There are a couple of really great Chinese restaurants in DC that cater to a late-night crowd. When you get off work in the kitchens at one or two a.m. and are desperately hungry, there are few options. Go to one of these restaurants in the wee hours, and you're guaranteed to see bleary-eyed cooks and chefs sitting down to a long-overdue meal. After everyone else has been fed, the cooks deserve to eat too! One of the real eye-opening things about these late-night meals is that the Chinese cooks have a willing audience ready to explore the true tastes of the cuisine. Chinese food is not just sweet and salty. Give these chefs a chance to cook as they do for their families, and there are revelations to be experienced. One of the best is the use of spicy and sour to balance a dish. The other is sweet and spicy—the gentle heat of chiles spiriting the light sweetness into a perfect partnership. This dish is inspired by the late-night meals I have shared with my weary colleagues. Do not skimp on the pepper. It is supposed to pack a punch, and if you so desire, a pinch or two of cayenne is a nice addition.


  • 2 tablespoons coarse-ground
  • Dijon mustard
  • 2 tablespoons honey
  • Juice of 2 limes or lemons
  • 1 tablespoon kosher salt
  • A good amount of fresh coarsely ground black pepper
  • One 3- to 4-pound chicken, split in half


Combine the mustard, honey, citrus juice, and salt in a large glass baking dish. Add a generous grinding of black pepper.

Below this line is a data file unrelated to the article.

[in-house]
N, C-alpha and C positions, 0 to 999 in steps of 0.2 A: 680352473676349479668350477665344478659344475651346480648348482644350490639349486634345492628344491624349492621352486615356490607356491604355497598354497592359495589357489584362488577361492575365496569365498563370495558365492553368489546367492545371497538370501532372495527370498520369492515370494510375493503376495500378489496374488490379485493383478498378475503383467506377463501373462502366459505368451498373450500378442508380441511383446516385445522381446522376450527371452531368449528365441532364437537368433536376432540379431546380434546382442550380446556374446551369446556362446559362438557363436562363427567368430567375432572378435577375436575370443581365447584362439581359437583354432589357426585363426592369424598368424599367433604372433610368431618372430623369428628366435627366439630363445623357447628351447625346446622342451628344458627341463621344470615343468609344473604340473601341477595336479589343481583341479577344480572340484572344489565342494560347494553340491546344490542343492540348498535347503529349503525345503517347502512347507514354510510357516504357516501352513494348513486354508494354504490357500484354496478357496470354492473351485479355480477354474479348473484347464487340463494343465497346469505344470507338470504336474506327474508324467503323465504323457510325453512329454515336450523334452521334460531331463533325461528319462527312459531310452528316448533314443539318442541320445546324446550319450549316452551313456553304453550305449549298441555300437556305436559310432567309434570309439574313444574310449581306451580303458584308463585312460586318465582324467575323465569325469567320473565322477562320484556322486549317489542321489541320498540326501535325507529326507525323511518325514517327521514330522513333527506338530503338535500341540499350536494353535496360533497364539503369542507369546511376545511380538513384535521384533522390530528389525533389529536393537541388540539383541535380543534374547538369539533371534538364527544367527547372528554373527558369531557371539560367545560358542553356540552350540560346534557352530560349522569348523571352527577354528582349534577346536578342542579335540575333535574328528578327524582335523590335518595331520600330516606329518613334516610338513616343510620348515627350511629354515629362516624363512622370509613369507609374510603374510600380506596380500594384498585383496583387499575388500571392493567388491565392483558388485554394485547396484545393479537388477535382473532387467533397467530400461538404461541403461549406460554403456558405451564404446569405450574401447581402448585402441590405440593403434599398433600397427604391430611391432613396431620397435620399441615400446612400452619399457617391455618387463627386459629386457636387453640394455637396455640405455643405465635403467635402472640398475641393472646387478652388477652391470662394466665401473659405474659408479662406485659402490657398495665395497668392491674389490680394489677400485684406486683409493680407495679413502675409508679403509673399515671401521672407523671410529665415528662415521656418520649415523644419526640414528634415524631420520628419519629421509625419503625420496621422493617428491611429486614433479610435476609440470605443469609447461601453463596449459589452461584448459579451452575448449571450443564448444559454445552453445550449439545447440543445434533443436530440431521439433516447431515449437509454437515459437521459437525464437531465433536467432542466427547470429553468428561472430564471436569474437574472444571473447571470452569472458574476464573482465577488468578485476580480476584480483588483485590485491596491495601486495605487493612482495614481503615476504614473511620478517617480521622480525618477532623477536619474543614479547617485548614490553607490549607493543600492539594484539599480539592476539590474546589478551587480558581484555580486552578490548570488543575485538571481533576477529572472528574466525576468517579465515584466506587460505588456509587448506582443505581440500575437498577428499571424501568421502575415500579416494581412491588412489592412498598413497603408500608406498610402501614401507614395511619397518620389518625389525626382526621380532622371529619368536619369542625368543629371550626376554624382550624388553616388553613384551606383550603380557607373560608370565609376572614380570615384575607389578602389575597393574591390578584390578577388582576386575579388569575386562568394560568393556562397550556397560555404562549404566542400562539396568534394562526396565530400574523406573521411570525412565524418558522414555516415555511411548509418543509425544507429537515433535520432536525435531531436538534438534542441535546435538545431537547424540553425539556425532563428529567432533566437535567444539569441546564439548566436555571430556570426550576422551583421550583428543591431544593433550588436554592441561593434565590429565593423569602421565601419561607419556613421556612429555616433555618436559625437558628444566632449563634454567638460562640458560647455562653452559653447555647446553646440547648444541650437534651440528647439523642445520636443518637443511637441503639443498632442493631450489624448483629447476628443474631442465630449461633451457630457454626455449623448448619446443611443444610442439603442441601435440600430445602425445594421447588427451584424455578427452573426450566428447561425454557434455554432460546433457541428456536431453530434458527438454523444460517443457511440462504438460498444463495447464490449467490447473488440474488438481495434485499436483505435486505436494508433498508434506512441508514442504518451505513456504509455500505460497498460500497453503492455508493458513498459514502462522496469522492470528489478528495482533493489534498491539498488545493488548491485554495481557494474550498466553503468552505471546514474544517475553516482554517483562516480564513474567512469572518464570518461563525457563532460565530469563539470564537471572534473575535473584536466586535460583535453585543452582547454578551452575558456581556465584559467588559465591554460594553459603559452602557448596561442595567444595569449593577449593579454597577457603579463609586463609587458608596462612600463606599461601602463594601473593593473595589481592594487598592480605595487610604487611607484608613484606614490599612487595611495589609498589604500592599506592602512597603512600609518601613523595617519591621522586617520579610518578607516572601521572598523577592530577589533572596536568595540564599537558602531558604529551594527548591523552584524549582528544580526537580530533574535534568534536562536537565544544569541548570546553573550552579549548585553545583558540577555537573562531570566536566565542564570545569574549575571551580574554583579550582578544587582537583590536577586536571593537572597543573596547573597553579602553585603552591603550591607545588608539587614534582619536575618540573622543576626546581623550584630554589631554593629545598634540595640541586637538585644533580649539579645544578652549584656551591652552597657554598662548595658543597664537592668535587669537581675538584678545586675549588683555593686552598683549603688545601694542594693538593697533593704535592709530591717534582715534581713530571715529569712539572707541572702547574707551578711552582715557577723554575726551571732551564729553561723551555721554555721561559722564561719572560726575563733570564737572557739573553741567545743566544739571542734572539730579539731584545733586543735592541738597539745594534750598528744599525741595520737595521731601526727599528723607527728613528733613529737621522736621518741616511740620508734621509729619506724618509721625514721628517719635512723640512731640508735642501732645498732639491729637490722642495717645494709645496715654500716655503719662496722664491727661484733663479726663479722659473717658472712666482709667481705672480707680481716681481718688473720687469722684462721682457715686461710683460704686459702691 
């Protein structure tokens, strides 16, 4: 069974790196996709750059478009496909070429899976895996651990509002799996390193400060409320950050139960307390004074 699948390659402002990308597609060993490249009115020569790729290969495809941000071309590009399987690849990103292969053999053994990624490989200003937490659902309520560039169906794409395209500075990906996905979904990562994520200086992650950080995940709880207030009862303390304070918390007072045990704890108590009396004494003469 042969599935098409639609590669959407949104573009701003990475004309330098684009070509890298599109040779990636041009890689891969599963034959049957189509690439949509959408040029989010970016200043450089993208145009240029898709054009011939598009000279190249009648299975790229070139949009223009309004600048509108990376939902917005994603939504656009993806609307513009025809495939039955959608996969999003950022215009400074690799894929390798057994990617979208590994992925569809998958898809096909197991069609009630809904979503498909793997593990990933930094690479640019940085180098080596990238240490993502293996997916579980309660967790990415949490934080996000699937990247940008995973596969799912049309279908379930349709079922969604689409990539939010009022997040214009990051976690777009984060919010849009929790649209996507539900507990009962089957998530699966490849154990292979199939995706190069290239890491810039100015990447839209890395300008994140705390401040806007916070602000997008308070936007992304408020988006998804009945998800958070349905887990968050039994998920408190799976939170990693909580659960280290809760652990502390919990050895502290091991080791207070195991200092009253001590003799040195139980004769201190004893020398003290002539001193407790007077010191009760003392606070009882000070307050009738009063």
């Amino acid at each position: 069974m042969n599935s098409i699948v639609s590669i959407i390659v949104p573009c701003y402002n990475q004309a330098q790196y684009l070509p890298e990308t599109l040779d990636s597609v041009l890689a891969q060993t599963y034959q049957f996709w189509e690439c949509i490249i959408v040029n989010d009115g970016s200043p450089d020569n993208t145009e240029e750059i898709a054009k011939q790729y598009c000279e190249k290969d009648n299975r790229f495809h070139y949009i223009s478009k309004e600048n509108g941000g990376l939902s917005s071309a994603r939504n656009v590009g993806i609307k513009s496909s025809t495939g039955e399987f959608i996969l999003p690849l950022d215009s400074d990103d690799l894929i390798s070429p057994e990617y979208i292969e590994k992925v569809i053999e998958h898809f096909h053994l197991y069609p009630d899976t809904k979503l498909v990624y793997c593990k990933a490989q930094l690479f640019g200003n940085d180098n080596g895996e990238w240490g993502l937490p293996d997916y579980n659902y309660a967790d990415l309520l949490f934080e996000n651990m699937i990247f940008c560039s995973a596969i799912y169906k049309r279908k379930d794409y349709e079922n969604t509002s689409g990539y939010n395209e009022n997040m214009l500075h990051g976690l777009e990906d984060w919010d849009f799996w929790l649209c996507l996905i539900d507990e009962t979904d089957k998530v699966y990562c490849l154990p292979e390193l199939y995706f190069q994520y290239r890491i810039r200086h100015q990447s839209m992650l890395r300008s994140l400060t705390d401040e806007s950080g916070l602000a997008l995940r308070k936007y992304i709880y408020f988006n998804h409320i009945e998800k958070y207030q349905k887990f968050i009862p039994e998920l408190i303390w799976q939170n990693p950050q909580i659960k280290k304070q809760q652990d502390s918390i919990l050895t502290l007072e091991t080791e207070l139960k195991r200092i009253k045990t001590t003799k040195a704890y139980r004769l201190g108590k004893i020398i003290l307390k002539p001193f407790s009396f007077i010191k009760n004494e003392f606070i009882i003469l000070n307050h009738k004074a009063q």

Place the chicken halves in the dish and turn to coat well with the mixture. Cover and refrigerate for at least 12 hours and up to 2 days. Let the chicken come to room temperature before cooking; this requires about 30 minutes out of the refrigerator.

Build a medium fire in the grill (page 15) and add chunks of the fruitwood of your choice. When the wood has burned to embers, place the chicken halves, skin side down, just adjacent to the coals. Cover the grill and cook for 10 minutes.

Flip the chicken halves so that the bone and cavity are facing down. Brush on any remaining marinade, cover the grill, and close the air vents to a sliver. Cook until an instant-read thermometer registers 160 degrees F when placed against the leg bone, about 20 minutes. Remove from the grill, let rest for 5 minutes, then separate the legs from the breasts, and serve immediately.

Serves 4

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Submitted 7/1/13.
Source: Where There's Smoke: Simple, Sustainable, Delicious Grilling by Barton Seaver
Submitted By: B Smith

Black Pepper and Honey Chicken